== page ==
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BYD wins Chile lithium extraction contract

Chile’s Ministry of Mining awarded China-based BYD a contract to extract up to 80,000 tons of metallic lithium. BYD won the contract—one of two awarded by the Ministry—with an offer of $61 million.

The other lithium extraction contract, also for 80,000 tons, went to Chile-based Servicios y Operaciones Mineras del Norte SA, for an offer of US$60 million. The Ministry said that those two offers were substantially higher than the rest of the offers received. Among the losing bidders were Albemarle, which produces 19% of global lithium, and Chile’s SQM (17%).

The special operating contracts awarded do not specify the geographic location. The two winners can now explore, study and develop a lithium project over the course of seven years, with a possible two-year extension. They will then have 20 years to produce the set amount of lithium.

The allocated quotas, for a total of 160,000 LME tons, represent about 1.74% of the known lithium reserves in Chile (9.2 million tons, according to the US Geological Survey (USGS).

BYD always had a global and sustainable view of technological development, aiming to expand our business worldwide. Chile has become the best example of adaptation and vision for the future, demonstrating that its stability and commitment to innovation have positioned it as a leader in Latin America. BYD has been part of these processes, focusing on innovation and bringing to Chile the technology that will help build a sustainable ecosystem in the country. We started with electromobility, and today we will add value to lithium extraction and production.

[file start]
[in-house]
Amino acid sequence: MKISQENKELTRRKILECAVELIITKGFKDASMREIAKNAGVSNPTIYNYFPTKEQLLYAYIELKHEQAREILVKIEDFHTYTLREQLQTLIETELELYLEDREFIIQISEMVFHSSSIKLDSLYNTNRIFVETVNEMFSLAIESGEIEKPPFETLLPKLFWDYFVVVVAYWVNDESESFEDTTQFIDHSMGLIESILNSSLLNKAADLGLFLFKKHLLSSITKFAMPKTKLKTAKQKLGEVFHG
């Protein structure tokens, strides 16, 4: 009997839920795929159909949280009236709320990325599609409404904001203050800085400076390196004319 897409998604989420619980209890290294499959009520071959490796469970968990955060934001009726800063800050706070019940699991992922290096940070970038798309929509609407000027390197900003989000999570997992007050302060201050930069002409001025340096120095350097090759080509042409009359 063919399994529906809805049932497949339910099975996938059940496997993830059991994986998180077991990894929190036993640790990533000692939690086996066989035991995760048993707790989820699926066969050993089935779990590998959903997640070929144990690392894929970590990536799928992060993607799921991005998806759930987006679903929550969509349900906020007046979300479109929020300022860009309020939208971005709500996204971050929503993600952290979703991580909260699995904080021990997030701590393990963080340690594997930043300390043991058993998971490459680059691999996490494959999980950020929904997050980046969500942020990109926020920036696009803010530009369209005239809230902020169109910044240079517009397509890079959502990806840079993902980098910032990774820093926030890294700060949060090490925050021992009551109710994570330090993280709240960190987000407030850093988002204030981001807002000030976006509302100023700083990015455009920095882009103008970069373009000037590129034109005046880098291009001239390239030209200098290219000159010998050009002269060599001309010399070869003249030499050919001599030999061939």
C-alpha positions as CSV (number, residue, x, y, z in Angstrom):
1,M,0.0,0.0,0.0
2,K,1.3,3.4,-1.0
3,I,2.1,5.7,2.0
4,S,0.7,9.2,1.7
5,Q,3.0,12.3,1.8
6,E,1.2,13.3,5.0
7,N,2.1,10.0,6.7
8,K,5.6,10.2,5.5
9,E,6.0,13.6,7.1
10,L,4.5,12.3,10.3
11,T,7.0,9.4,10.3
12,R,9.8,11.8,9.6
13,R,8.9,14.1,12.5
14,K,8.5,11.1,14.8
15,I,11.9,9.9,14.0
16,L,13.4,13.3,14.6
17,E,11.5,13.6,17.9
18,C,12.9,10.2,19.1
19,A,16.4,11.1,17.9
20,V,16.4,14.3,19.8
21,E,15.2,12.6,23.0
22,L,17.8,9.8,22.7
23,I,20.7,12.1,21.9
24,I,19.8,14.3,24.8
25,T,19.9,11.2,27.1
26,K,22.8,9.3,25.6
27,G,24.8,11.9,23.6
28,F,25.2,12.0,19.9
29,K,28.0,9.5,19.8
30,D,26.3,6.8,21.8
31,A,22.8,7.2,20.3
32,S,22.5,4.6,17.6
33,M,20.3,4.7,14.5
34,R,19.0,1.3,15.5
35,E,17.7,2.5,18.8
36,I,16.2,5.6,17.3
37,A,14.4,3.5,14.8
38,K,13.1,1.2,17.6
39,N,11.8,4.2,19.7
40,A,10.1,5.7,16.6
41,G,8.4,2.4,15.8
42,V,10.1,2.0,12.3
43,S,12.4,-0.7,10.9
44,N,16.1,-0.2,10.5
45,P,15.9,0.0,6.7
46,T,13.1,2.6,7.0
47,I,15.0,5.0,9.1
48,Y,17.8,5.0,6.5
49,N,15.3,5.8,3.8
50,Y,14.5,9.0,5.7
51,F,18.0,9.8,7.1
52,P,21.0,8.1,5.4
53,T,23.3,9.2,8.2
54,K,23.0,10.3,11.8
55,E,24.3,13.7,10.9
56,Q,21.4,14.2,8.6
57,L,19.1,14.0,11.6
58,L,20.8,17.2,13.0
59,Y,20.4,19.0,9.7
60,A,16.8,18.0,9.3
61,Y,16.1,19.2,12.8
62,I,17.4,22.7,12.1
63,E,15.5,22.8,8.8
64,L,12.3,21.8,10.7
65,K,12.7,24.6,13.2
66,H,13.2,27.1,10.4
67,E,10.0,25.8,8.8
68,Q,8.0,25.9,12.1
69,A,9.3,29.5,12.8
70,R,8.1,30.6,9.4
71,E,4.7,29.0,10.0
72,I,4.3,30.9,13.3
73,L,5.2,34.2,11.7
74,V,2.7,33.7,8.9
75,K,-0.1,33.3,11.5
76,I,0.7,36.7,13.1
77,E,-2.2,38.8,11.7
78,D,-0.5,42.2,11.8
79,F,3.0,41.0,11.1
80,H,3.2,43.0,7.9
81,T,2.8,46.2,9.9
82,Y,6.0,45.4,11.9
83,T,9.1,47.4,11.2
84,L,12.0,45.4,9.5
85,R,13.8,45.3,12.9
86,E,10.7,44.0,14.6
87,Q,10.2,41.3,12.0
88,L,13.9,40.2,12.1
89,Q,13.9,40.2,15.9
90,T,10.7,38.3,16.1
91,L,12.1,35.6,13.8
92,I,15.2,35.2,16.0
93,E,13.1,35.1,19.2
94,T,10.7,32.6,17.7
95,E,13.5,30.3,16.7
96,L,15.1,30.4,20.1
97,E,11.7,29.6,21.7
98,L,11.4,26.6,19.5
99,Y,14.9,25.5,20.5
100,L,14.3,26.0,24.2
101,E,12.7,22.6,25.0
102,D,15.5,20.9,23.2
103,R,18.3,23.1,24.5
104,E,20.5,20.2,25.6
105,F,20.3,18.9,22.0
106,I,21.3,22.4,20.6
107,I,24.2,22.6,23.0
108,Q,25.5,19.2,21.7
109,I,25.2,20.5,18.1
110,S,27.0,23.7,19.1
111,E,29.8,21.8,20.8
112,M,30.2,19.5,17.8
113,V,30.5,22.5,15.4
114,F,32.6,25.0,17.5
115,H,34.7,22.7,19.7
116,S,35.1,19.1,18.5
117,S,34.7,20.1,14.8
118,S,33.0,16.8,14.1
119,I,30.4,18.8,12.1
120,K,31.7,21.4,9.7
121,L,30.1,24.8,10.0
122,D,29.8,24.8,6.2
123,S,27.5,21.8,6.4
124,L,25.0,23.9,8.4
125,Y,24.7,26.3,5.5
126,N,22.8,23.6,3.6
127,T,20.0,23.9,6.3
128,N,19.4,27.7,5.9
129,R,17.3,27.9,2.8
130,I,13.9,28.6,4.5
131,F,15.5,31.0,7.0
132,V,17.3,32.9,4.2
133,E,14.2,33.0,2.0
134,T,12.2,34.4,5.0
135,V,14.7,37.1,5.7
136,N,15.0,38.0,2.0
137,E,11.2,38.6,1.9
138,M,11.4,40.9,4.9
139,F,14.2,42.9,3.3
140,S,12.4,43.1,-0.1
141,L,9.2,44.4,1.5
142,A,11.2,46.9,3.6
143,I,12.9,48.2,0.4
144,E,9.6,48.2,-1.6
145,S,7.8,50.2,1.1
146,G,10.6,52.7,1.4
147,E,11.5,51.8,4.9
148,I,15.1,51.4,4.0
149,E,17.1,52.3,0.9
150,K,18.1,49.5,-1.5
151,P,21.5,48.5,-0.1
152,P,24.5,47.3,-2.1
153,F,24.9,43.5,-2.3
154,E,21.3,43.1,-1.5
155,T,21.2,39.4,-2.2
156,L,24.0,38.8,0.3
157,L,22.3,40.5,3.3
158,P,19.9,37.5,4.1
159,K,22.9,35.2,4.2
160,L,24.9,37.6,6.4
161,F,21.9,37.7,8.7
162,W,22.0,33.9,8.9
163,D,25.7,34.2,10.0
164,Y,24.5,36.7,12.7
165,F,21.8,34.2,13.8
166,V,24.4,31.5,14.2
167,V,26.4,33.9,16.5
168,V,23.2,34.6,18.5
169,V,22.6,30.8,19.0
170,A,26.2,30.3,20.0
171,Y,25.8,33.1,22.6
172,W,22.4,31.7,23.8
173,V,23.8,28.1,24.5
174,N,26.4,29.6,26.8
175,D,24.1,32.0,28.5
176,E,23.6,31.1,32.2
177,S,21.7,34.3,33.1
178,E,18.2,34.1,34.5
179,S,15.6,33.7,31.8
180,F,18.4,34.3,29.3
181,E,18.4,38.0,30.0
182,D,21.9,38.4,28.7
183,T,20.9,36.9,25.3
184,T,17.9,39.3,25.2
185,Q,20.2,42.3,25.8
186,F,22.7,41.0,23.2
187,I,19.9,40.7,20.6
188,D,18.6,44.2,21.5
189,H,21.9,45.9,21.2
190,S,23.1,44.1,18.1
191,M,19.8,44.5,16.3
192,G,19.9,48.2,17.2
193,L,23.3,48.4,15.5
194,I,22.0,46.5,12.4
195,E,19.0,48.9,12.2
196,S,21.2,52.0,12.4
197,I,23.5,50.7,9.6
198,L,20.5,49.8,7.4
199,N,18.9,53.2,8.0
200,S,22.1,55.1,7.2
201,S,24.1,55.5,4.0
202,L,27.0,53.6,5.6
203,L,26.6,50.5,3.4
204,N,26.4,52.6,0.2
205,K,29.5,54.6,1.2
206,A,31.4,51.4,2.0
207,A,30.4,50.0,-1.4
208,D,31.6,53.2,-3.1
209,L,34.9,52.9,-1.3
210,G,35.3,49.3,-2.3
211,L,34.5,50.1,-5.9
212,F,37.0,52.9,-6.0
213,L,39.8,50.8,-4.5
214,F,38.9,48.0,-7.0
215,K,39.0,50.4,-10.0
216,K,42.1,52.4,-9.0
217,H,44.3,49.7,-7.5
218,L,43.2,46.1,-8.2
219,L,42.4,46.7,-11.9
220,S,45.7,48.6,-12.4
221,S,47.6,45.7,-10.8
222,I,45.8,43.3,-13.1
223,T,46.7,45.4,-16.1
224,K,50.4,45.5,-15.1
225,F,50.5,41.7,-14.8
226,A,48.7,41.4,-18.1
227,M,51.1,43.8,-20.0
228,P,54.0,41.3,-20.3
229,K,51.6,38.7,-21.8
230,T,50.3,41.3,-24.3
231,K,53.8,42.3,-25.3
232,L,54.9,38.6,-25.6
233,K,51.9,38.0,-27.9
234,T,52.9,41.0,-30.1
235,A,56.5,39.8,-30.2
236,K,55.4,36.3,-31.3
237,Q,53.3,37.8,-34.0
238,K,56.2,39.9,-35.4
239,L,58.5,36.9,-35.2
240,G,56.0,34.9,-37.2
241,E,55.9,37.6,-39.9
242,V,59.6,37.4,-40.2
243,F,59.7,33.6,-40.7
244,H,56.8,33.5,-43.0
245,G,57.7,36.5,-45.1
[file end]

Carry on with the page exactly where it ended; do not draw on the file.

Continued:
—Stella Li, Executive Vice President of BYD and President of BYD North America

A goal of the national and international call was to increase the production of lithium in Chile to meet the growing global demand from electromobility. This, in a context in which, despite having the world’s largest lithium reserves, Chile has been losing market share due to the absence of new projects, the Ministry said.

Until 2016, Chile was the world’s largest producer of lithium, with 37% of the market. The share has dropped to 31%, as the country has been overtaken by Australia. If Chile fails to increase production, by 2030 it will have fallen to 17%.

One of the goals of Chile’s 2050 National Mining Policy is to increase production to 380,000 tons of lithium carbonate by 2030.

Prior to the start of the exploration and production, the companies must obtain from the pertinent authorities—environmental and others—all the required permits, as well as generate the necessary spaces for dialogue to ensure that the projects are developed in harmony with the local communities, caring for the environment and respecting current legislation.

The Chilean Government will work with the winning companies to devise formulas that allow allocating a portion of the payments that they must make, to contributions to local communities and investments in R & D.

The Government also reaffirmed its willingness to form a National Lithium Board to develop a development strategy for the industry.


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